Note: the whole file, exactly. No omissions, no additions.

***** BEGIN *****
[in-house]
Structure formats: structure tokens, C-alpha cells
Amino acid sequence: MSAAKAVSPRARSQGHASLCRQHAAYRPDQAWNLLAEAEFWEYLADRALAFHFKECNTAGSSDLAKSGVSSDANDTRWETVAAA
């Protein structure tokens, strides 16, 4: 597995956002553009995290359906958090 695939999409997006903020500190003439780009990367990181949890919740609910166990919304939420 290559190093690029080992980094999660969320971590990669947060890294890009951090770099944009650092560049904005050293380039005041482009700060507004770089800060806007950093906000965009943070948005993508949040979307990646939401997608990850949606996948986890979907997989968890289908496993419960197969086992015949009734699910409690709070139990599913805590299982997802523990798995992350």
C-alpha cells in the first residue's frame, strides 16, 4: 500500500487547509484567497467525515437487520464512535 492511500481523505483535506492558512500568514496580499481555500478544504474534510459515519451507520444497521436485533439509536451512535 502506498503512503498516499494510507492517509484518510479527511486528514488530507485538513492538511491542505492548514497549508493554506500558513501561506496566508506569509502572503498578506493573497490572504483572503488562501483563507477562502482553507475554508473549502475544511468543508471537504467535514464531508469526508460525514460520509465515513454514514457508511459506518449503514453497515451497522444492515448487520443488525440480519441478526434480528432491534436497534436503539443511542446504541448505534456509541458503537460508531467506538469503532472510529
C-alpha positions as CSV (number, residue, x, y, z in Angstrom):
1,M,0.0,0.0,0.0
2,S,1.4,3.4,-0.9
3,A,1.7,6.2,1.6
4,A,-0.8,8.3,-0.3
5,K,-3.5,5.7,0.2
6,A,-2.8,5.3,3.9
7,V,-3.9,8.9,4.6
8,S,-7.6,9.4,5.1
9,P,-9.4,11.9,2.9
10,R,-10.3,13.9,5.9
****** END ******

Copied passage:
[in-house]
Structure formats: structure tokens, C-alpha cells
Amino acid sequence: MSAAKAVSPRARSQGHASLCRQHAAYRPDQAWNLLAEAEFWEYLADRALAFHFKECNTAGSSDLAKSGVSSDANDTRWETVAAA
């Protein structure tokens, strides 16, 4: 597995956002553009995290359906958090 695939999409997006903020500190003439780009990367990181949890919740609910166990919304939420 290559190093690029080992980094999660969320971590990669947060890294890009951090770099944009650092560049904005050293380039005041482009700060507004770089800060806007950093906000965009943070948005993508949040979307990646939401997608990850949606996948986890979907997989968890289908496993419960197969086992015949009734699910409690709070139990599913805590299982997802523990798995992350």
C-alpha cells in the first residue's frame, strides 16, 4: 500500500487547509484567497467525515437487520464512535 492511500481523505483535506492558512500568514496580499481555500478544504474534510459515519451507520444497521436485533439509536451512535 502506498503512503498516499494510507492517509484518510479527511486528514488530507485538513492538511491542505492548514497549508493554506500558513501561506496566508506569509502572503498578506493573497490572504483572503488562501483563507477562502482553507475554508473549502475544511468543508471537504467535514464531508469526508460525514460520509465515513454514514457508511459506518449503514453497515451497522444492515448487520443488525440480519441478526434480528432491534436497534436503539443511542446504541448505534456509541458503537460508531467506538469503532472510529
C-alpha positions as CSV (number, residue, x, y, z in Angstrom):
1,M,0.0,0.0,0.0
2,S,1.4,3.4,-0.9
3,A,1.7,6.2,1.6
4,A,-0.8,8.3,-0.3
5,K,-3.5,5.7,0.2
6,A,-2.8,5.3,3.9
7,V,-3.9,8.9,4.6
8,S,-7.6,9.4,5.1
9,P,-9.4,11.9,2.9
10,R,-10.3,13.9,5.9